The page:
As we face challenges due to the Coronavirus (COVID-19) please follow the the recommendations of the CDC and your local medical community. I am available to my clients and new clients by phone, email, teleconferencing and if necessary and safe, in person meetings. The best way to contact me is direct email: jonathan@erisaattorneys.com. Stay well and help others in need.

Has Your Insurance Company Denied
Your Disability Claim?

Whether an insurance company, employer, union or other ERISA governed
plan has denied your insurance claim, we can help.

United of Omaha Must Reconsider Legal Assistant Disability Claim

Nov. 10, 2021
  • Case governed by DOL regulations that have since been updated
  • Claimant entitled to see doctor reports related to her claim

United of Omaha Life Insurance Co. mishandled a legal assistant’s claim for disability benefits by denying her an opportunity to review and respond to a doctor’s report it relied on in terminating her benefits, the First Circuit ruled Wednesday.

United erred in failing to show Karen Jette a report from the doctor who examined her in connection with her appeal challenging United’s decision to terminate her disability benefits, the U.S. Court of Appeals for the First Circuit said. This failure deprived Jette of a “full and fair review” of her benefits claim under the Employee Retirement Income Security Act, and United must reconsider its decision, the court said.

The court’s ruling interpreted a 2002 Department of Labor regulation requiring benefit plan administrators give claimants a “full and fair review” of their claim, including reasonable access to “all documents, records, and other information” relevant to the claim. This regulation was updated in 2016 to specifically require administrators to give claimants any evidence considered in the course of reaching a final decision, but the change wasn’t yet effective when United issued its final decision in Jette’s case, the court said.

The First Circuit noted that circuits have disagreed on whether the 2002 regulation mandates the disclosure of information like this. The court ultimately followed the Ninth Circuit’s reasoning in Salomaa v. Honda Long Term Disability Plan , which held that a benefit plan failed to conduct a full and fair review when it procured two medical opinions but didn’t disclose them to the claimant before denying his internal appeal.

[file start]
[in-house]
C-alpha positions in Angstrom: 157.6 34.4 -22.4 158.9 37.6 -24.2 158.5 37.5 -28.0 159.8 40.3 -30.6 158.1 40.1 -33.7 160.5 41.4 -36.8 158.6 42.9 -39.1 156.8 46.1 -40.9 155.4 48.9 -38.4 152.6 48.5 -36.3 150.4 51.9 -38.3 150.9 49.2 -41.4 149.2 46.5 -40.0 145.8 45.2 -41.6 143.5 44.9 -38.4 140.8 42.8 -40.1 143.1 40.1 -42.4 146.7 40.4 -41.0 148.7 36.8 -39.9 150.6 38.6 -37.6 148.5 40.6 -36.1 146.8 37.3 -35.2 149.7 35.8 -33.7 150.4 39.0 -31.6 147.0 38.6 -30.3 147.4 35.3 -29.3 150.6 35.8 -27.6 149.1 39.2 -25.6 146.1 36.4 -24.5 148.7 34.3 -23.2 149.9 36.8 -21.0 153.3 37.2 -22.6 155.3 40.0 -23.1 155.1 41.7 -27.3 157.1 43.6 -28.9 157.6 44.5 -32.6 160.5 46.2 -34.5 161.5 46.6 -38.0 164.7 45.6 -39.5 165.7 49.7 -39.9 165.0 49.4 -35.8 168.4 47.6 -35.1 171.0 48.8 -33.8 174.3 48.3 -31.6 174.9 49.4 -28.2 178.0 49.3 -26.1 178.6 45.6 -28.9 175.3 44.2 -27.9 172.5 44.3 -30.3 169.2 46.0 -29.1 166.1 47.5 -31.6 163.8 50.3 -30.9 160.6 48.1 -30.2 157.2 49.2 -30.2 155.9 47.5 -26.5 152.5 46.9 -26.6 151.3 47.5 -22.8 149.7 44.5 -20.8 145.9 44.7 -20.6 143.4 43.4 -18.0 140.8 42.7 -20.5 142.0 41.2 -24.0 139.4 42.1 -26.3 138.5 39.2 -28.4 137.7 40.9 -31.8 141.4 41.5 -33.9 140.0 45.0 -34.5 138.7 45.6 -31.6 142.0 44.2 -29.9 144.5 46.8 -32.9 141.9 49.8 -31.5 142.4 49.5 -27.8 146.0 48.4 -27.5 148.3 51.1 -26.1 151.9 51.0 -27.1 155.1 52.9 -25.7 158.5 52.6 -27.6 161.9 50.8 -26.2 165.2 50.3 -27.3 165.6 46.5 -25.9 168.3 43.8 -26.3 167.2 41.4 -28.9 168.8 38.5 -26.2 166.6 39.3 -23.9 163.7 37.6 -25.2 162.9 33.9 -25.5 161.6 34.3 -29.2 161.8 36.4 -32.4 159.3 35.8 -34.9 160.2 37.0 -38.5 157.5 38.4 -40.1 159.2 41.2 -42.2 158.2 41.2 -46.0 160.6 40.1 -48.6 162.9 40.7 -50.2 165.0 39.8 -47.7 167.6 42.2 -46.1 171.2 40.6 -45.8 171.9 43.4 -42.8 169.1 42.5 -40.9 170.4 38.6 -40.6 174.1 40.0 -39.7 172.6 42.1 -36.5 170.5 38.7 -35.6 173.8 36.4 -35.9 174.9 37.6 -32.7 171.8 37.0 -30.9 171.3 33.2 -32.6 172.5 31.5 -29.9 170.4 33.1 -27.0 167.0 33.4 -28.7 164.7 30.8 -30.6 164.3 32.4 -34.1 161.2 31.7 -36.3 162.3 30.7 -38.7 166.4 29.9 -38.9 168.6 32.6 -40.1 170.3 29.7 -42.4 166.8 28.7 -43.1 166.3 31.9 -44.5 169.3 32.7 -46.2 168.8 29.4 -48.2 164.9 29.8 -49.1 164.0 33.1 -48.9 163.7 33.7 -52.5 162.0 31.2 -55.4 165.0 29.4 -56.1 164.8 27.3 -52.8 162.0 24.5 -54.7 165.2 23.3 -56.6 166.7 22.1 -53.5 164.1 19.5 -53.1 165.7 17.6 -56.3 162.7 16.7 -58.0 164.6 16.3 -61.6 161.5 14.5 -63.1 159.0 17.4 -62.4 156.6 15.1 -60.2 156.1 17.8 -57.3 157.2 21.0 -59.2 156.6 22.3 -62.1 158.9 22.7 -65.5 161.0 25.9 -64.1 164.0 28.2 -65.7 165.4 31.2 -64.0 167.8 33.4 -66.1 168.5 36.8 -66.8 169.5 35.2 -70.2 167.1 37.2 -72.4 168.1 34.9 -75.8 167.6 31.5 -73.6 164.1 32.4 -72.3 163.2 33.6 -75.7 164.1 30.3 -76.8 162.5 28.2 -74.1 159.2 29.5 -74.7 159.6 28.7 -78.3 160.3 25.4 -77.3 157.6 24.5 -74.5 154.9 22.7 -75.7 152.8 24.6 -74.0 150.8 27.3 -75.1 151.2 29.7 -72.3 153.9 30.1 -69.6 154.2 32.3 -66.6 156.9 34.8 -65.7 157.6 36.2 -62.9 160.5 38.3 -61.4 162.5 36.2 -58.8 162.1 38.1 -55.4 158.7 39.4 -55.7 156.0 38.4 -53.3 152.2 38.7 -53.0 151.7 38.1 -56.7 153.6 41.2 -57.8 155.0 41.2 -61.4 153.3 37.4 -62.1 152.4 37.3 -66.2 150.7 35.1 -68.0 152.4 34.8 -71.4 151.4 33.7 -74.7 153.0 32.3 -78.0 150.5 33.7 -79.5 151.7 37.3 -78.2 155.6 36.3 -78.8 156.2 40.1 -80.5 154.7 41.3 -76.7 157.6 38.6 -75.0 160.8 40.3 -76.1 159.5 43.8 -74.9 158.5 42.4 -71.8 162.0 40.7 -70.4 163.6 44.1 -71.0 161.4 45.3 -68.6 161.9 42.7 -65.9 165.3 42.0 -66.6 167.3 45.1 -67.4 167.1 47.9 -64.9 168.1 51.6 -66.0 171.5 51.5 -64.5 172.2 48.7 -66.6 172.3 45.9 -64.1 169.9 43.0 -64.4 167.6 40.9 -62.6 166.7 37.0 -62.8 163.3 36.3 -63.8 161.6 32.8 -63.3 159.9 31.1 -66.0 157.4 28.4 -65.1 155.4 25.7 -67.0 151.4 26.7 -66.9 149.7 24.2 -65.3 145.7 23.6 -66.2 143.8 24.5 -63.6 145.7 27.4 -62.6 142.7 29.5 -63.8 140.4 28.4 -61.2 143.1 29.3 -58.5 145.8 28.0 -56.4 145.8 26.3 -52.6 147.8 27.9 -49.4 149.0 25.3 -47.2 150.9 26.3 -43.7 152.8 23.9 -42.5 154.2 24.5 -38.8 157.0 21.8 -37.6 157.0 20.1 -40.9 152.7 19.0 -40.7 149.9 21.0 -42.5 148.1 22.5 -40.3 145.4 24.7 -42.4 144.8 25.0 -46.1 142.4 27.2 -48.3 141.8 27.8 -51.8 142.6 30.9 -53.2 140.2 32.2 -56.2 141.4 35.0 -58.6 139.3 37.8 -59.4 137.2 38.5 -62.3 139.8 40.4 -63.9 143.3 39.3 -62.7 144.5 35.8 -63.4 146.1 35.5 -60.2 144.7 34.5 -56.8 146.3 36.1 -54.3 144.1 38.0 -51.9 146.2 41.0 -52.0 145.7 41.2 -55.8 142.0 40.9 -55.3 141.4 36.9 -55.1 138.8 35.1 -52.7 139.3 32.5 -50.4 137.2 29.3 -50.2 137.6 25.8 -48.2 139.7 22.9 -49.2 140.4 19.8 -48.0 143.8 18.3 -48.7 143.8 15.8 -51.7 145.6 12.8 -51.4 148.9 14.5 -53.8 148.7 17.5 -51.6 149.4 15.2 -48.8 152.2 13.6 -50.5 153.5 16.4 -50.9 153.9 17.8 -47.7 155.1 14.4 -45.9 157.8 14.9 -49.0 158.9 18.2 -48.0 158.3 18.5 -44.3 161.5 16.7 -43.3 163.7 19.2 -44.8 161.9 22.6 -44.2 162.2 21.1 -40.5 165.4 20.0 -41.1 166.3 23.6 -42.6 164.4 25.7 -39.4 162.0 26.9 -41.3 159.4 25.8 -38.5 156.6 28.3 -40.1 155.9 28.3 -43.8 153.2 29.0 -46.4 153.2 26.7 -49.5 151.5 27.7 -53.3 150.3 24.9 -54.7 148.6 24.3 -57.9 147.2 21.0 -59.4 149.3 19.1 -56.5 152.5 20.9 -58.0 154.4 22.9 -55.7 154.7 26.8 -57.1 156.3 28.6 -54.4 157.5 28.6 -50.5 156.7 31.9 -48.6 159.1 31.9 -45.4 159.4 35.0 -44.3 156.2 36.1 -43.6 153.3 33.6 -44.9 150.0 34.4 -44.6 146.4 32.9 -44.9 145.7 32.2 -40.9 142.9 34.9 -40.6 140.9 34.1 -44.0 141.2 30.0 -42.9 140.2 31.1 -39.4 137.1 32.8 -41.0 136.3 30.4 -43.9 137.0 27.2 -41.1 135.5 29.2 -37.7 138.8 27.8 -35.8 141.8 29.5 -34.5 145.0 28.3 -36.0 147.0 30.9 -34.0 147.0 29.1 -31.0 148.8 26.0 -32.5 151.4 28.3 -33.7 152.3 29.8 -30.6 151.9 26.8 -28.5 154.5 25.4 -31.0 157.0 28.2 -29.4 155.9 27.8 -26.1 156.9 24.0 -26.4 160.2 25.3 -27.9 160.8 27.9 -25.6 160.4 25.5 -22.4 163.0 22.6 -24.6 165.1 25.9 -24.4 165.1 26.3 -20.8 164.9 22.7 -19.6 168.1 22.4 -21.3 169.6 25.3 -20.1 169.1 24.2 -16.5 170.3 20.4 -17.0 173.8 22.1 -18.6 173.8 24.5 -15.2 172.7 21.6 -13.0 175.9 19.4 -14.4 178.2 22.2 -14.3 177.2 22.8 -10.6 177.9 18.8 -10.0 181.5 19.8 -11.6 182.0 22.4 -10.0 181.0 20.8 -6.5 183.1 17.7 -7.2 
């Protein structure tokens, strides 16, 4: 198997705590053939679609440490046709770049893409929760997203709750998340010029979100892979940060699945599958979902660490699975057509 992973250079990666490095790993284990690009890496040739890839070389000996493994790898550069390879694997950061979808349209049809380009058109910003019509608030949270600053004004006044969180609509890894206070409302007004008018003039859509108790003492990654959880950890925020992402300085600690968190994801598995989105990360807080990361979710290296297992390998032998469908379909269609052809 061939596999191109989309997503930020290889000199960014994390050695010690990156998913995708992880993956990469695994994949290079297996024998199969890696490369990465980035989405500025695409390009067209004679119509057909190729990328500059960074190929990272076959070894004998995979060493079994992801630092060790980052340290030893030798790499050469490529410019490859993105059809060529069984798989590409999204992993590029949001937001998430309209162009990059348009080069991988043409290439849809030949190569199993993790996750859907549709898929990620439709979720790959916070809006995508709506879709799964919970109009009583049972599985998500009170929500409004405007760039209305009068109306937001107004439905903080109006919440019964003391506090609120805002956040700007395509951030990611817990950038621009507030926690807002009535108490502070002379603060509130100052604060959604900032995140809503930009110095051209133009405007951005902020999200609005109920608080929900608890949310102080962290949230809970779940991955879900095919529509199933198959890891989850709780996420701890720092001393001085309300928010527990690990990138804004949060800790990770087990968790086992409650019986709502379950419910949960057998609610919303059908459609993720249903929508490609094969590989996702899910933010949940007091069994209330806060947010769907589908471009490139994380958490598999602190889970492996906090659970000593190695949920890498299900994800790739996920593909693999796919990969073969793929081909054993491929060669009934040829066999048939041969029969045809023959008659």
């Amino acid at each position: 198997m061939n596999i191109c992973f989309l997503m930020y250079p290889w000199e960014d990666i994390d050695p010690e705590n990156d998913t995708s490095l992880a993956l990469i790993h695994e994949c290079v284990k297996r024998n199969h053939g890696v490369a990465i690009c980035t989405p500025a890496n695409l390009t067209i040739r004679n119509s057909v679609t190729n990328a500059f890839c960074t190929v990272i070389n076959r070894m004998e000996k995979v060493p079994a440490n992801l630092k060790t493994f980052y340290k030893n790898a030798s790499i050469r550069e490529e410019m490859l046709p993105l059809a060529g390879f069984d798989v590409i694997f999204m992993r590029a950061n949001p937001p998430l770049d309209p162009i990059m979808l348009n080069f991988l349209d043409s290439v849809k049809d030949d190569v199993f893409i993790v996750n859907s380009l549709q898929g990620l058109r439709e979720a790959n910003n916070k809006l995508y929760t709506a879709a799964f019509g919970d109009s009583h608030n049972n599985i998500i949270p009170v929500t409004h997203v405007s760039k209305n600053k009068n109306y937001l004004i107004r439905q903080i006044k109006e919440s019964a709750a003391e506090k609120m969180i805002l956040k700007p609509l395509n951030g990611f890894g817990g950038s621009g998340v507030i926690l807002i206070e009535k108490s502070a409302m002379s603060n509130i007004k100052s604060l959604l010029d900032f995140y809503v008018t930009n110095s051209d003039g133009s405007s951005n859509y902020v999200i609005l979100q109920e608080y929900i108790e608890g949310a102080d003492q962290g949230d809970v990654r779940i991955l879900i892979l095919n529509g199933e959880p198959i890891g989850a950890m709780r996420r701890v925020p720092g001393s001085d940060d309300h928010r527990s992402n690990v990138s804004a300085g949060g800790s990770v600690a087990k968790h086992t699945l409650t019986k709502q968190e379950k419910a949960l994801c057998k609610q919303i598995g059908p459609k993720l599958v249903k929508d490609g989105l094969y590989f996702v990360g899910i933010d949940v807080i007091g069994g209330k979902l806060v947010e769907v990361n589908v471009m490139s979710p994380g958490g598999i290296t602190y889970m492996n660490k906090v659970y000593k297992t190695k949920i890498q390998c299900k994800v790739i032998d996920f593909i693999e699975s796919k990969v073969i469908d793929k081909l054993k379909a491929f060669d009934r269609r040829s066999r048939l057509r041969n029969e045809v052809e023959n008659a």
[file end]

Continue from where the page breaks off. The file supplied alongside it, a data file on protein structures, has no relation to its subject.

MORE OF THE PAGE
Jette worked as a legal assistant for Preti, Flaherty, Beliveau & Pachios LLP in Boston. She stopped working in 2013 after experiencing back and spinal pain and undergoing spinal surgery. United paid her disability benefits until 2016, when it determined based on medical examinations, surveillance, and social media monitoring that she was capable of performing her job.

Judge O. Rogeriee Thompson wrote the decision. Chief Judge Jeffrey R. Howard joined, as did Judge Raúl M. Arias-Marxuach, sitting by designation from the U.S. District Court for the District of Puerto Rico.

Jonathan M. Feigenbaum of Boston represents Jette. Pierce Atwood LLP represents United.

The case is Jette v. United of Omaha Life Ins. Co. , 1st Cir., No. 20-1713, 11/10/21 . 

To contact the reporter on this story: Jacklyn Wille in Washington at jwille@bloomberglaw.com
To contact the editors responsible for this story: Rob Tricchinelli at rtricchinelli@bloomberglaw.com; Nicholas Datlowe at ndatlowe@bloomberglaw.com

 

Contact Us

  • This field is for validation purposes and should be left unchanged.